The root of the Vanic gods, seems to date back to the times of the Germanic Tribes (i.e. the Cimbri). As they migrated, it would be natural for them to specify and adapt existing legends and beliefs to develop their own deities. A clear example of this would be Wotan/Woden/Odin, but there are many more that are a bit trickier to put together. Ultimately the "Celts" and the "Norse" all stemmed from one ancient people, and their gods would be very similar. I've seen burial mounds in Sweden and Denmark that are identical in style to ones in Ireland and Cornwall, so early belief systems would appear to be quite alike.

    [1] Snorri Sturluson, Eddas

  4. Saranna's Avatar
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    #4
    http://www.the-tls.co.uk/tls/reviews...cle1232964.ece

    I don't know if this will be of interest in this thread, but the TLS has an article about David Jones this week - maybe useful just as background?
    Remembering halfir by learning more each day

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  5. Lilu, while there were certainly a lot of connections between Germanic speaking peoples and Celtic speaking groups (of many sorts: common linguistic and cultural heritage, as well as repeated and various contacts over the course of millennia - not to mention common contacts with other cultural groups of northern Europe), Njǫrr and Nodens can't originally have been the same. For one thing, linguistically the names don't match. Njǫrr is from a Proto-Germanic form *Neruz (interestingly recorded in Tacitus as a goddess Nerthus). This in turn seems to come from a Northwest Indo-European word *nertus meaning 'strength'. The ordinary Welsh word today for 'strength, might' is nerth, a direct equivalent.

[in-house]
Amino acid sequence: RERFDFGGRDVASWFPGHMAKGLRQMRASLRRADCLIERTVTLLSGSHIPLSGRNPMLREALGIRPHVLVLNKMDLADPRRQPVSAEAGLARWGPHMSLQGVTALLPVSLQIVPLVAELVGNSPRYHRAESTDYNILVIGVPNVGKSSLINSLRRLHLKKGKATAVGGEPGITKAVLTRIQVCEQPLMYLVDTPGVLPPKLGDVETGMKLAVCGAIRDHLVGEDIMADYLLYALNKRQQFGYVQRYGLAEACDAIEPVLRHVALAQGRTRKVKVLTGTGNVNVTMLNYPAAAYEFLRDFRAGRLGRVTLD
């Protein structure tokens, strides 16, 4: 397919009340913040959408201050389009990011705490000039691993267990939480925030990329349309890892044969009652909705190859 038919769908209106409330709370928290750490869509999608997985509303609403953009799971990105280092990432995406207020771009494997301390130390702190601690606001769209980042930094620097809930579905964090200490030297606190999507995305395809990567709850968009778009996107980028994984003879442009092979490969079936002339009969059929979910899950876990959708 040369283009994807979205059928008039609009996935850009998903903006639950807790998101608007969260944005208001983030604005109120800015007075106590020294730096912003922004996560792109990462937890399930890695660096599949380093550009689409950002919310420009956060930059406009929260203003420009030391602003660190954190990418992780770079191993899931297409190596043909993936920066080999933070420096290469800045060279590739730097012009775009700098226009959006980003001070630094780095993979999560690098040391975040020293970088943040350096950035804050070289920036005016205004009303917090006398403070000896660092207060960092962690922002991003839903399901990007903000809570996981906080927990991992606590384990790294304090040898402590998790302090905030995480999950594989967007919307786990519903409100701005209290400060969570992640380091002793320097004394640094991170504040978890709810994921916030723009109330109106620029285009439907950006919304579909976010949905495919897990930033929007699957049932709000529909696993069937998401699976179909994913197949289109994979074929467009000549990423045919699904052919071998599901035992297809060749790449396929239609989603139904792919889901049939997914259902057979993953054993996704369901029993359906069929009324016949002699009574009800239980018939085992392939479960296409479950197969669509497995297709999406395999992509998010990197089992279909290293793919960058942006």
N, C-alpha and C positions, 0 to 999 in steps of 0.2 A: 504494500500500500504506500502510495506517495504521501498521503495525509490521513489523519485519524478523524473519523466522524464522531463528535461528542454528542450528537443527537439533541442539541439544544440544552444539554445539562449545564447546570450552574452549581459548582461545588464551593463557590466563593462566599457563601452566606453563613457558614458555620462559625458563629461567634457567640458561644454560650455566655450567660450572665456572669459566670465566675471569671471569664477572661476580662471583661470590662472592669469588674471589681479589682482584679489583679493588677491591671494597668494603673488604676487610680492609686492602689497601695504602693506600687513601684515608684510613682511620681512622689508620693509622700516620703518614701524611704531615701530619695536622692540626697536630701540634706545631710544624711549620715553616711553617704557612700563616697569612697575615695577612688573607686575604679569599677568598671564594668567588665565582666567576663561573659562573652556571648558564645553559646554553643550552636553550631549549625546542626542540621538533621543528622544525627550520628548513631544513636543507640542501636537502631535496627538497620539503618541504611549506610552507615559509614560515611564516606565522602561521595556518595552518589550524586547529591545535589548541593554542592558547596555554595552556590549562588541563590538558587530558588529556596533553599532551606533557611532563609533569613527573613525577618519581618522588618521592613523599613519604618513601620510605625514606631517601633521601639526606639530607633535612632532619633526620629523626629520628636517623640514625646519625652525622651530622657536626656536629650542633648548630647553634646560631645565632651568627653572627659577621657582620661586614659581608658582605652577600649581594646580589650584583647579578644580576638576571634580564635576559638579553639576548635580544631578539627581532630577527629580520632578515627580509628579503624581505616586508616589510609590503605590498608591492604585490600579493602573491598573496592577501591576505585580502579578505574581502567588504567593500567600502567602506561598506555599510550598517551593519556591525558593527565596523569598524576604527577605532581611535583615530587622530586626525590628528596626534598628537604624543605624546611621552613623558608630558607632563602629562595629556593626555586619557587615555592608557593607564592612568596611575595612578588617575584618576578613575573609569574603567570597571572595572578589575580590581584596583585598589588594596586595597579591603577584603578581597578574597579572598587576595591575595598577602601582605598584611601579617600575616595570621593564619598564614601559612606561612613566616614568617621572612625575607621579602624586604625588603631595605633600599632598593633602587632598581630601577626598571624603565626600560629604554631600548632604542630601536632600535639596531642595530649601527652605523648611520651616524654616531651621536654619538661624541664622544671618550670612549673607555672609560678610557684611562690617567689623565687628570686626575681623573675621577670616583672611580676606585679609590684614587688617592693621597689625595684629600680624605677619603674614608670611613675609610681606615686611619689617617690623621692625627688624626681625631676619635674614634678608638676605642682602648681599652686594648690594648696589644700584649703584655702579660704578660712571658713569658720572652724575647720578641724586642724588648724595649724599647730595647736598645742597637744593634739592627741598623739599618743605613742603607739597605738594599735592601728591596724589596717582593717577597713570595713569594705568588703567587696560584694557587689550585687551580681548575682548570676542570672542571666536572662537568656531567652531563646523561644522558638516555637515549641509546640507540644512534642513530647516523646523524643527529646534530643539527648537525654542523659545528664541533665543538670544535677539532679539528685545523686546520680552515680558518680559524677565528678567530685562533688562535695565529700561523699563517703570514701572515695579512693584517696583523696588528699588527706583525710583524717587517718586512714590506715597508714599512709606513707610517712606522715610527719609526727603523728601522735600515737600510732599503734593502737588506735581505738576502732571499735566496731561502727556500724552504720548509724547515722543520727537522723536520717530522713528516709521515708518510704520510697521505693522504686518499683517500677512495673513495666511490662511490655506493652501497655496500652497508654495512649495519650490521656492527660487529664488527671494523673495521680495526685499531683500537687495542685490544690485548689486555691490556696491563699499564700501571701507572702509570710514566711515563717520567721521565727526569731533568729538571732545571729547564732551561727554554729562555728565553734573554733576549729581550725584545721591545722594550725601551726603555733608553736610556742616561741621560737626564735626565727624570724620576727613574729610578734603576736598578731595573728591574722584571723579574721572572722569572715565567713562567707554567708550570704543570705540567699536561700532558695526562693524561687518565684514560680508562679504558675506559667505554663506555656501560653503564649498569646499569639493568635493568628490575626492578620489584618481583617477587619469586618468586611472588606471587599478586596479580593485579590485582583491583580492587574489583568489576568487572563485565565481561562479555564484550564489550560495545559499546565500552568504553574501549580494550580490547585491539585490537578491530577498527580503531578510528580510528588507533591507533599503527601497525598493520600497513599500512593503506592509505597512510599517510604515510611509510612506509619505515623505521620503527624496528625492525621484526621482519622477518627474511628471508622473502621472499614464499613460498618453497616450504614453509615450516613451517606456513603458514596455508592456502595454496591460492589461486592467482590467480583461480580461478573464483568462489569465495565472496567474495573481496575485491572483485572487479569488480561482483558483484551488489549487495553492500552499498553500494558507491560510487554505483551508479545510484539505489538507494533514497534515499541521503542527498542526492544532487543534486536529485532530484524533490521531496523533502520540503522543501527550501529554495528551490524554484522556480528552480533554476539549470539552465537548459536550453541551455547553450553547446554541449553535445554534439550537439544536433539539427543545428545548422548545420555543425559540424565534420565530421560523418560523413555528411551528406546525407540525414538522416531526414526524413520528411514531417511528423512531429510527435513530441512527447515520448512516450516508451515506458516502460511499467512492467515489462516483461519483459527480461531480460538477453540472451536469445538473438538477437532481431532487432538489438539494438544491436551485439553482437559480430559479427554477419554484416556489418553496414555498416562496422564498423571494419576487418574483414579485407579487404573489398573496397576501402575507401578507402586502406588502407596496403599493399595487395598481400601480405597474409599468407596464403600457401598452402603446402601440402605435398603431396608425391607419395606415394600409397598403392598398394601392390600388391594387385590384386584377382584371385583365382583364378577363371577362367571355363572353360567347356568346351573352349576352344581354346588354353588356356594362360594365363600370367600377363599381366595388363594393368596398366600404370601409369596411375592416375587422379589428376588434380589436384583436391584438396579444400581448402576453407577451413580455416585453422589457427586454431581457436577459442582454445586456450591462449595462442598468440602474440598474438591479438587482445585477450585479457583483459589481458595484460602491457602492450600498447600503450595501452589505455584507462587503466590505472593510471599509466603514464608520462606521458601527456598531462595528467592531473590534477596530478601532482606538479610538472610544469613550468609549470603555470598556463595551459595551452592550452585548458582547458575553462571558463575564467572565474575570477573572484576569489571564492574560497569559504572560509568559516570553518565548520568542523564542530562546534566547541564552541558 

Nodens, on the other hand, comes from a pre-Celtic form *neud-ents. The root, *neud, is directly cognate with English net, and its original sense seems to have been 'capture, obtain for one's own use': Tolkien ends his 'Nodens' essay with a comment about 'the ancient fame of the magic hand of Nodens the Catcher'. If he had had a Germanic form, it would have been something like *Neutandaz, Norse *Njótandi.

    So while they look a bit similar in their most famous forms, and both have a connection to the sea (though this is a little tenuous for Nodens, and possibly secondary for Njǫrr), they aren't the same in either form or meaning. And they don't seem to share any of their most prominent traits: Njǫrr is most known for the tale of his marriage, and Nodens for his hand. So aside from their original non-identity, it's unlikely that the two were ever conflated to any really significant degree.

    For what it's worth, while some of the individual gods later called Vanir seem to be pan-Germanic, the concept of the Vanir as a group seems to be specifically Norse, and thus post-Common Germanic. Also, I'm curious about the idea of Óinn being a result of contacts in any meaningful way. His popularity certainly seems to have spread throughout the Germanic world relatively late, but the forms of his name correspond as if a Proto-Germanic god *Wōanaz underwent normal phonetic development in each corner of the Germanic world, and most of his principal attributes appear to be connected to the etymology of his name. That is to say, he looks like a Germanic deity who had 'always' been around, but whose popularity might have seen a relatively late upswing. This is both a bit nitpicky and off-topic, but too interesting not to comment on!
    It is laden with history, leading back into the dark heathen ages beyond the memory of song, but not beyond the reach of imagination.

  6. Lilu Olnathron's Avatar
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    #6
    Thank you for clearing that up Lord of the Rings! Very informative. As for your latter remark concerning Odin, it's quite a kettle of fish to investigate! I'll be having a good look at all of that at some point, but at the rate I'm going at the moment, it may not be until later this year. I've just spent 2 weeks looking at the Eostre/Bede conundrum... *shudders* :-)